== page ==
When the latest issue of my favorite magazine, Country Living, arrived and I saw that beautiful Tobacco basket hanging above the fireplace I was immediately reminded of how much I wanted one for myself.
And also just how expensive they can be.
I had come across two or three last summer at different antique stores and just couldn’t justify the $75 to $100 price tag. Not to mention they weren’t really big enough to fill the space over my mantel.
Quite awhile ago I had pinned a tobacco basket tutorial on my DIY I can do Pinterest board and now was the time to click over and have a look at what exactly the project would entail. Being the impatient person that I am I skimmed through real quick to see what materials were used and get a general idea of how it went together and then headed to the home improvement store.
It turned out to be a fairly easy DIY and didn’t take long at all. In fact, I had it all finished in an afternoon. It probably would have been even quicker if I had actually looked at tutorial a little closer. I would have realized she stained the laminate prior to cutting it!
I decided to use Birch Veneer has I liked the wood grain pattern better than the Oak Veneer the tutorial had recommended. I purchased a roll at Home Depot. Here in Canada it was $16.99 for a roll that was 12 inches wide by 99 inches long.
For this project you will need:
- Roll of wood veneer (make sure it is not pre-glued)
- Sharp utility knife
- measuring tape
- ruler or other straight edge
- wood stain of your (colour) choice
- brush or sponge to apply stain and rag to wipe the stain off
- standard stapler (and of course staples!)
I already had a sample pot of the stain left over from our DIY hardwood floors.
As I mentioned, I am not one to be known for the finer details when it comes to instructions and tend to wing it after I do a quick once over, hence I missed the fact that she stained the veneer before cutting. I cut the strips first and then stained them. It really didn’t take that long but I think it was a bit messier with all the little strips instead of staining one solid sheet.
For my basket I cut the strips 2″ wide.
I then cut 6 strips to 24″ long and 11 at 36″ long.
I stained them, both sides of course, and left the stain on for about 5 minutes before wiping off the excess with an old rag.
I laid out the long (horizontal) pieces of the table and then wove the short (vertical) strips, ensuring the spaces between each row was somewhat even.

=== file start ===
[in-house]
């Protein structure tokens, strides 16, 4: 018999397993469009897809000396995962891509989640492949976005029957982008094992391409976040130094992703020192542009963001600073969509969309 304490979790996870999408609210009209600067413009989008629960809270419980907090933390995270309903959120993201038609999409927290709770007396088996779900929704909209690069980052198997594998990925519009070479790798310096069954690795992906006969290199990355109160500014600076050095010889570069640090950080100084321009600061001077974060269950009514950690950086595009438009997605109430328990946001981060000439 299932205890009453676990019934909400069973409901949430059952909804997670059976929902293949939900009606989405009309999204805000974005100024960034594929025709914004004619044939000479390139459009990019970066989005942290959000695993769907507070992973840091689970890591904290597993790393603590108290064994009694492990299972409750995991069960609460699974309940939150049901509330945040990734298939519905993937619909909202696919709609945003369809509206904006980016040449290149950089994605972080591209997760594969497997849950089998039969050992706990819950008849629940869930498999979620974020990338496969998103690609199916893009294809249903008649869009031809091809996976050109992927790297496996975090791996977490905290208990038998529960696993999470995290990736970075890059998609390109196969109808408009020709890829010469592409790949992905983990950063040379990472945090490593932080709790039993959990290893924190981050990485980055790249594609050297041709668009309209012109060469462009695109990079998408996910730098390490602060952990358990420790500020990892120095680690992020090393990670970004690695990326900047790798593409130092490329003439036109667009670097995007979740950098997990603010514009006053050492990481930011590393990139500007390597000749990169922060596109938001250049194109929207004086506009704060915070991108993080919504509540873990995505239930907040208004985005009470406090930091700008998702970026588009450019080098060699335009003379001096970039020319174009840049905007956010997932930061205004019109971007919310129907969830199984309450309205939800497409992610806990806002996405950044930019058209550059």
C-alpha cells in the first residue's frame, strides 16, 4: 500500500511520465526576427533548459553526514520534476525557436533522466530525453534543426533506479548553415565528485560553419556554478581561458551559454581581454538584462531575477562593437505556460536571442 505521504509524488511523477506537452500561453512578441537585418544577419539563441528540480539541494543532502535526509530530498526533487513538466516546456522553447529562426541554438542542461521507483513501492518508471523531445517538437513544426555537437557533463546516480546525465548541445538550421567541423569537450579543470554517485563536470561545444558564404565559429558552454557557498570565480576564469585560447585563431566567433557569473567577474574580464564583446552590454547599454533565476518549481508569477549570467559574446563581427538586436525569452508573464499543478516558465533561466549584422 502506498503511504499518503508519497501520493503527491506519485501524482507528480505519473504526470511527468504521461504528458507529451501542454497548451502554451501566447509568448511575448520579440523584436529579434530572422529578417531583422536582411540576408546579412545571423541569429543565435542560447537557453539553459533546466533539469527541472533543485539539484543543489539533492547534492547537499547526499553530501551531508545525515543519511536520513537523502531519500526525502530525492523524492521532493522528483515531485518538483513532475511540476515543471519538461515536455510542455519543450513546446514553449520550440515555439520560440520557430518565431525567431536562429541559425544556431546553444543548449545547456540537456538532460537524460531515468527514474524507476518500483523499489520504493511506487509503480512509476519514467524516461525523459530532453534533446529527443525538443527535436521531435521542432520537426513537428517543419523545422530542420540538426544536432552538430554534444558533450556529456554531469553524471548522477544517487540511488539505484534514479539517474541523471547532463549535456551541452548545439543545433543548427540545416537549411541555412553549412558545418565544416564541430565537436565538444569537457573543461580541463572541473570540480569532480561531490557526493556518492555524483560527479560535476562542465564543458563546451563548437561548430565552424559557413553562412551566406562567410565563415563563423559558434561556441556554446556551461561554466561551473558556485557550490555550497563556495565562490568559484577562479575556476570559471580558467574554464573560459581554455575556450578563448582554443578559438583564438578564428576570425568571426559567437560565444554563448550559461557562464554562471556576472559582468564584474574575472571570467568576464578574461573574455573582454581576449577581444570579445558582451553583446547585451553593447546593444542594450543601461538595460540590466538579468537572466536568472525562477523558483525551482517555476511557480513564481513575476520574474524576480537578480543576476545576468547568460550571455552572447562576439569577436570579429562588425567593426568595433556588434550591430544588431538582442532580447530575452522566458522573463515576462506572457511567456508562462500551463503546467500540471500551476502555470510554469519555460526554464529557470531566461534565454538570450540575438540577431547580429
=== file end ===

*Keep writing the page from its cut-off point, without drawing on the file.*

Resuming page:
I wasn’t going for perfection, but still wanted it to be pleasing to the eye.
Once I had the under/over pattern of the weave in place I then straightened and evened them out. (the photo below is definitely before I straightened them all out)
One staple at the end of each row was all that was necessary to hold the weave in place.
The next step was the trickiest part.
First, set two long strips aside
Use the remaining long strips of veneer to form the basket edge. It required a bit of patience and again, I wasn’t going for perfection and was okay to see the veneer split in one or two places as I worked it around the edges, stapling each woven strip to the edge strip as I went around. After all, I did want it to look like it has been around and well used for many years.
Just be sure to overlap the ends of the edging strips a couple of inches as you go.
Once the edge is complete and secured all around use the two strips you set aside to form an ‘X’ across the centre of the basket and use one staple at each end to hold in place.
If you brush a little stain over each staple it helps them blend in a bit better.
(as you can see in the photo above, I stapled the long woven strips to the edge as I worked around to secure it in place)
When I had the edging all in place and I laid the “basket” on the table it didn’t lay flat or even, and one side was up off the table higher than the other.
Instead of stomping my feet and declaring it a fail I decided to give it a very light spray with water from a spray bottle and place two heavy cookbooks inside to get the bottom of the basket it sit flatter.
I let it sit like this for the better part of two days and it worked like a charm.
While I won’t be laying this flat on a table too often, it did need to sit relatively flat against the wall above the fireplace.
It really fills the space nicely and I can’t wait to style the mantel around it throughout the seasons.
Keeping in mind this is a more decorate piece, and not as “substantial” as the antique tobacco baskets I have been admiring, the less than $20 price tag of this one made it the perfect decorative choice. I didn’t have enough veneer left to do add another layer of “edging” around the inside edge of the basket, but will do that when I pick up another roll as I plan to make a smaller one for my dining room table.
Feel free to make the basket whatever size makes sense for your space. Just cut your strips in lengths that are appropriate.
I love how every basket I make will be unique, just like all the different ones I have seen in the various antique stores and markets. I don’t think I have ever seen two exactly the same.
If you want to see the original post that gave me the know how to try it myself, you can find it here!
Until next time….
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